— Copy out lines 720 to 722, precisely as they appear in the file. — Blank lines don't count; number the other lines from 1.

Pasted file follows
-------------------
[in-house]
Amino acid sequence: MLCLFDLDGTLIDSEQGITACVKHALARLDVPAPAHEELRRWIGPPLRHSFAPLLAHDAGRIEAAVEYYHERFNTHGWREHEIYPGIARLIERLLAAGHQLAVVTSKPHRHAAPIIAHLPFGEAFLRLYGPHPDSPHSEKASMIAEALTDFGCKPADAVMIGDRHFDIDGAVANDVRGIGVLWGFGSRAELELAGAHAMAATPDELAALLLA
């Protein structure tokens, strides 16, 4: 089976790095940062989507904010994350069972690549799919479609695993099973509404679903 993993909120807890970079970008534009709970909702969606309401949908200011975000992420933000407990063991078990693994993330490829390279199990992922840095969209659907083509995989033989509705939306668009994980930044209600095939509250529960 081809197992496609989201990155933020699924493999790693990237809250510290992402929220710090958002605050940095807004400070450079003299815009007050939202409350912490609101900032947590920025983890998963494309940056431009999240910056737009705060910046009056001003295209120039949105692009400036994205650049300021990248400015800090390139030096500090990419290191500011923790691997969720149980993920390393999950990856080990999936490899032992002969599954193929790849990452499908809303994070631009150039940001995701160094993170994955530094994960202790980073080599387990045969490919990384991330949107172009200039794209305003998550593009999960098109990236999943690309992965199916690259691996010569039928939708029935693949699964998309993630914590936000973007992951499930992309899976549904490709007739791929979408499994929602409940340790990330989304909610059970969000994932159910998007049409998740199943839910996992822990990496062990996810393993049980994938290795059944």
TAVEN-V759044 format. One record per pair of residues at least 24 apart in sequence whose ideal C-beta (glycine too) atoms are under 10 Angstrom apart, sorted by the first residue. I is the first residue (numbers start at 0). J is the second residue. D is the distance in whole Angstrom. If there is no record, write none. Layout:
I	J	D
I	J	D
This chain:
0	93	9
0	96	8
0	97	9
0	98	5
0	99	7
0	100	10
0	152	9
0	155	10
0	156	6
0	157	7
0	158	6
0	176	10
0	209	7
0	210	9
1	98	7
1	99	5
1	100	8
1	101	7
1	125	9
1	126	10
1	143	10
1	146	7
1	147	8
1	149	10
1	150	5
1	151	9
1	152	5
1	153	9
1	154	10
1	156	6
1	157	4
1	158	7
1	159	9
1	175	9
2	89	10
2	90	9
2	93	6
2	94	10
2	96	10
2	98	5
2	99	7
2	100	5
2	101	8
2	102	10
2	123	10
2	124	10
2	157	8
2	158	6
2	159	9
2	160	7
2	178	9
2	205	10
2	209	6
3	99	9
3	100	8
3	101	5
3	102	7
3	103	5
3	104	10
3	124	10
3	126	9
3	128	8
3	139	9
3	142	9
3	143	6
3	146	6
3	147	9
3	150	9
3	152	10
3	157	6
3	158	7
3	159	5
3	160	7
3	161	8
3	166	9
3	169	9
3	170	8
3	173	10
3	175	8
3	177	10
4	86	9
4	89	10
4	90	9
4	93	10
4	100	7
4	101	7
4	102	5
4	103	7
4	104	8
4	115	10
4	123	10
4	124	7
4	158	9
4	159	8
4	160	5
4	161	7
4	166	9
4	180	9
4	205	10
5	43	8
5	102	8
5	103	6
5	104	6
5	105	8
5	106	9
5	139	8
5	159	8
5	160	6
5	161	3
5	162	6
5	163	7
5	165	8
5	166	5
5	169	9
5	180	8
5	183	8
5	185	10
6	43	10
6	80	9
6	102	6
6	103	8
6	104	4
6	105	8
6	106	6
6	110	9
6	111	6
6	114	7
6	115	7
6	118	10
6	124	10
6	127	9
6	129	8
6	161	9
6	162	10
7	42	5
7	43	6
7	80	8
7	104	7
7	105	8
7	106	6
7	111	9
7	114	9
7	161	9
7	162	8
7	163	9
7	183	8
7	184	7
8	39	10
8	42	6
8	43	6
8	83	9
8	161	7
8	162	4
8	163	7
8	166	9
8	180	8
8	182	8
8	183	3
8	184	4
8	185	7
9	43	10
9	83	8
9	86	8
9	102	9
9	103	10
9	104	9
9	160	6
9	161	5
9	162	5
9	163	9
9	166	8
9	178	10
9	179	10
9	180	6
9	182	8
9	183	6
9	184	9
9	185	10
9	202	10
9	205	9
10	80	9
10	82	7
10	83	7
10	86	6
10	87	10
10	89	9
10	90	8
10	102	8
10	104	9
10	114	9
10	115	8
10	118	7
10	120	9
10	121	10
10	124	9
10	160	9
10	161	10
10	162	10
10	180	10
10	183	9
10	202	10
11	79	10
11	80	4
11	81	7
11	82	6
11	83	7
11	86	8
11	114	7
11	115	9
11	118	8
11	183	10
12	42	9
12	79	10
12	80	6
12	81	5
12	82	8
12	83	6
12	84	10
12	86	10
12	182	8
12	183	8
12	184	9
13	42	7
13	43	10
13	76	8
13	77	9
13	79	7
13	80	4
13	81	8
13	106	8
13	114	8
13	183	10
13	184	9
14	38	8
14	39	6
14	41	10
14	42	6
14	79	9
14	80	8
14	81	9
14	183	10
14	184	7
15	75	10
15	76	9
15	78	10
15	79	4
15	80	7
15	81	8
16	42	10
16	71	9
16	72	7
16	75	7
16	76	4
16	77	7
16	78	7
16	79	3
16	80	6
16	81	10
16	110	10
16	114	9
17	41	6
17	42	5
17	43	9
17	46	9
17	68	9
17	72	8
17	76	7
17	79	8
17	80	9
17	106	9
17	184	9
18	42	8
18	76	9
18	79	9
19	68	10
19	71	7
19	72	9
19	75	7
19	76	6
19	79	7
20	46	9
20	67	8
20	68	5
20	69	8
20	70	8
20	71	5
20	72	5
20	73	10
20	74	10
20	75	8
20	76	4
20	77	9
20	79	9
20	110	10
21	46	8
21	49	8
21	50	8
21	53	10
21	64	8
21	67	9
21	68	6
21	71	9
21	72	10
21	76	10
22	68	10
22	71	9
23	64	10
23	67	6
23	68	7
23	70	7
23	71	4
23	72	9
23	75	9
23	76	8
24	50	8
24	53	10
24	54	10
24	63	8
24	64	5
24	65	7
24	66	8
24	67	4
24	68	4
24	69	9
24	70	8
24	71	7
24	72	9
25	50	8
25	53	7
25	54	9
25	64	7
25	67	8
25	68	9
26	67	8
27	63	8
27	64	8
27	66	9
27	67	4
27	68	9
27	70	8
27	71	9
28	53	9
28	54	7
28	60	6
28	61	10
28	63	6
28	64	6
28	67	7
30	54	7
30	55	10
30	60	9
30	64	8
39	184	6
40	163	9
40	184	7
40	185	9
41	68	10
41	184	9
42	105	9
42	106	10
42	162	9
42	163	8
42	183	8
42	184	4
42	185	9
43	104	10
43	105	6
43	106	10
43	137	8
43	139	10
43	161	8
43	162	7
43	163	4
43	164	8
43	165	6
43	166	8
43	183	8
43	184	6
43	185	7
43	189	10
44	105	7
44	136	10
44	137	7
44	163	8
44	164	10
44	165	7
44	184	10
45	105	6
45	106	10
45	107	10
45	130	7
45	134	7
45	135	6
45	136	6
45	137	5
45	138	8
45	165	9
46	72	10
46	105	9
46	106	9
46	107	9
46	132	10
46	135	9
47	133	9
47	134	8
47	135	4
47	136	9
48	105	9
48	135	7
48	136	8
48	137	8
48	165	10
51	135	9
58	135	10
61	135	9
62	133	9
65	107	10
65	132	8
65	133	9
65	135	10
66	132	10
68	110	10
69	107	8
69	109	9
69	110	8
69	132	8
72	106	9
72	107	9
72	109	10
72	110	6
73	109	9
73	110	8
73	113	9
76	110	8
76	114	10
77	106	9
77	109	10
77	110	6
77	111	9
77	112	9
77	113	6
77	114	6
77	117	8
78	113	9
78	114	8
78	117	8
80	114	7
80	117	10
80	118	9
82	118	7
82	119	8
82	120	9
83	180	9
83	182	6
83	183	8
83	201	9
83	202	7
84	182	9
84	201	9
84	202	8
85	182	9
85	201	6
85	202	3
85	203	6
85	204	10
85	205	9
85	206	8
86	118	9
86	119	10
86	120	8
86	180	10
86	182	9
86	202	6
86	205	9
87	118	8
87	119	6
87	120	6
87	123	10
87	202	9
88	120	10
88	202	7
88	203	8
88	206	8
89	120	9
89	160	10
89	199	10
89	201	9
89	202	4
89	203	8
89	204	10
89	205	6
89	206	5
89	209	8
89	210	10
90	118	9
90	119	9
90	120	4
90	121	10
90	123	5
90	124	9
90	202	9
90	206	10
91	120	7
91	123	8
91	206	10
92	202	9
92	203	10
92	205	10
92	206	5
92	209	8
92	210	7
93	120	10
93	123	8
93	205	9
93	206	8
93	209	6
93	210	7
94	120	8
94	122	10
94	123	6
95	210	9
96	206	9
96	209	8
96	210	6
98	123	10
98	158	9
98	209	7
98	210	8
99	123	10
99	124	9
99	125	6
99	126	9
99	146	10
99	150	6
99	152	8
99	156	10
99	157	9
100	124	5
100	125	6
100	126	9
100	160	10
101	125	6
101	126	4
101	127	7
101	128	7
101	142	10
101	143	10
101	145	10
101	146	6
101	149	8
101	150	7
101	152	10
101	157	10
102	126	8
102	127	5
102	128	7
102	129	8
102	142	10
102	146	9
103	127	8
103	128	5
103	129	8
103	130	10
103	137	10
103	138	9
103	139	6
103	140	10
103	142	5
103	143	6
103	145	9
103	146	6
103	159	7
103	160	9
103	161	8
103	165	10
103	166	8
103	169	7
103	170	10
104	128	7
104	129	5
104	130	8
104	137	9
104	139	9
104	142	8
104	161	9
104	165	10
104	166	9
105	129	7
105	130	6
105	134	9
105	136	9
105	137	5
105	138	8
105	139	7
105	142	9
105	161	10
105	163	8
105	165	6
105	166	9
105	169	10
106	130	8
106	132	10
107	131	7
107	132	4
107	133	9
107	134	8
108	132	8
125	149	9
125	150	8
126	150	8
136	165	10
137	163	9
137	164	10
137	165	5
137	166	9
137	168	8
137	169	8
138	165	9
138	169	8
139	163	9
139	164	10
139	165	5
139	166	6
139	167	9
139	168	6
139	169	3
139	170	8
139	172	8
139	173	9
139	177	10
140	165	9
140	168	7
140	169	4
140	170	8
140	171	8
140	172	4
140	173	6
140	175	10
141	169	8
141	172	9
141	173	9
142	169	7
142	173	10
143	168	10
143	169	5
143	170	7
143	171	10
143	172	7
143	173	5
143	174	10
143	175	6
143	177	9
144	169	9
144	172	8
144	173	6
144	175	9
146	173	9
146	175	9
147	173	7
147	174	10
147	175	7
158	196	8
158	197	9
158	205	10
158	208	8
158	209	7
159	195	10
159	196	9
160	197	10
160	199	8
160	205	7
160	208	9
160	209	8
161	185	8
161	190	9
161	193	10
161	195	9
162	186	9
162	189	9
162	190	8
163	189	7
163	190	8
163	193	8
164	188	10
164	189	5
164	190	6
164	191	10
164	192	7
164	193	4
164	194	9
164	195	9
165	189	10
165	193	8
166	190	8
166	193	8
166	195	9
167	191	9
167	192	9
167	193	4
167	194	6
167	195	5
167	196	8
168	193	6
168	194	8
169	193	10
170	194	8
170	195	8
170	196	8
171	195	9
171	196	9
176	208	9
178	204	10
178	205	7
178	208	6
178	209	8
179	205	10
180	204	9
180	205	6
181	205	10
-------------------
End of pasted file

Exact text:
178	205	7
178	208	6
178	209	8